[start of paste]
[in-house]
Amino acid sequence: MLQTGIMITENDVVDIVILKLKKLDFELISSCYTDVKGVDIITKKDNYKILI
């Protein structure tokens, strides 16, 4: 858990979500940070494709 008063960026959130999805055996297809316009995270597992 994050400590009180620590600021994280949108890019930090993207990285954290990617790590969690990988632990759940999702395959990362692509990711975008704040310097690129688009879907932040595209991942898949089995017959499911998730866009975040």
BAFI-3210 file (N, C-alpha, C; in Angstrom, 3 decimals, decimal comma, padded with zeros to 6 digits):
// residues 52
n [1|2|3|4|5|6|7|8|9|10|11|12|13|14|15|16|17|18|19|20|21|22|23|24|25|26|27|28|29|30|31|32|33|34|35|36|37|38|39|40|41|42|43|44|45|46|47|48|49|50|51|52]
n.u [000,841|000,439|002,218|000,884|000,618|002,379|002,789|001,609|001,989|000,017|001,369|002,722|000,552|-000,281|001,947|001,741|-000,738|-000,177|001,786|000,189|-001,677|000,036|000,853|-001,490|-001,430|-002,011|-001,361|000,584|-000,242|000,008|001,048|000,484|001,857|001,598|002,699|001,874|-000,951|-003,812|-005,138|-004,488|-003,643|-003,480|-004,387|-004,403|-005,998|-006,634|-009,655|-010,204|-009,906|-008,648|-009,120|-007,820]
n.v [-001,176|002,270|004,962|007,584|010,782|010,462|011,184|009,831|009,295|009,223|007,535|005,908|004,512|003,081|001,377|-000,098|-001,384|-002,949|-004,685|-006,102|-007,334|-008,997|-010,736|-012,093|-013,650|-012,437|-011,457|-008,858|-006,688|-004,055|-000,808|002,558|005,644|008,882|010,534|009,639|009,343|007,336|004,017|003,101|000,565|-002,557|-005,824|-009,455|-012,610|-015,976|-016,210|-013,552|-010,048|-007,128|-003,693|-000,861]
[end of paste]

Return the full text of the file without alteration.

[in-house]
Amino acid sequence: MLQTGIMITENDVVDIVILKLKKLDFELISSCYTDVKGVDIITKKDNYKILI
């Protein structure tokens, strides 16, 4: 858990979500940070494709 008063960026959130999805055996297809316009995270597992 994050400590009180620590600021994280949108890019930090993207990285954290990617790590969690990988632990759940999702395959990362692509990711975008704040310097690129688009879907932040595209991942898949089995017959499911998730866009975040």
BAFI-3210 file (N, C-alpha, C; in Angstrom, 3 decimals, decimal comma, padded with zeros to 6 digits):
// residues 52
n [1|2|3|4|5|6|7|8|9|10|11|12|13|14|15|16|17|18|19|20|21|22|23|24|25|26|27|28|29|30|31|32|33|34|35|36|37|38|39|40|41|42|43|44|45|46|47|48|49|50|51|52]
n.u [000,841|000,439|002,218|000,884|000,618|002,379|002,789|001,609|001,989|000,017|001,369|002,722|000,552|-000,281|001,947|001,741|-000,738|-000,177|001,786|000,189|-001,677|000,036|000,853|-001,490|-001,430|-002,011|-001,361|000,584|-000,242|000,008|001,048|000,484|001,857|001,598|002,699|001,874|-000,951|-003,812|-005,138|-004,488|-003,643|-003,480|-004,387|-004,403|-005,998|-006,634|-009,655|-010,204|-009,906|-008,648|-009,120|-007,820]
n.v [-001,176|002,270|004,962|007,584|010,782|010,462|011,184|009,831|009,295|009,223|007,535|005,908|004,512|003,081|001,377|-000,098|-001,384|-002,949|-004,685|-006,102|-007,334|-008,997|-010,736|-012,093|-013,650|-012,437|-011,457|-008,858|-006,688|-004,055|-000,808|002,558|005,644|008,882|010,534|009,639|009,343|007,336|004,017|003,101|000,565|-002,557|-005,824|-009,455|-012,610|-015,976|-016,210|-013,552|-010,048|-007,128|-003,693|-000,861]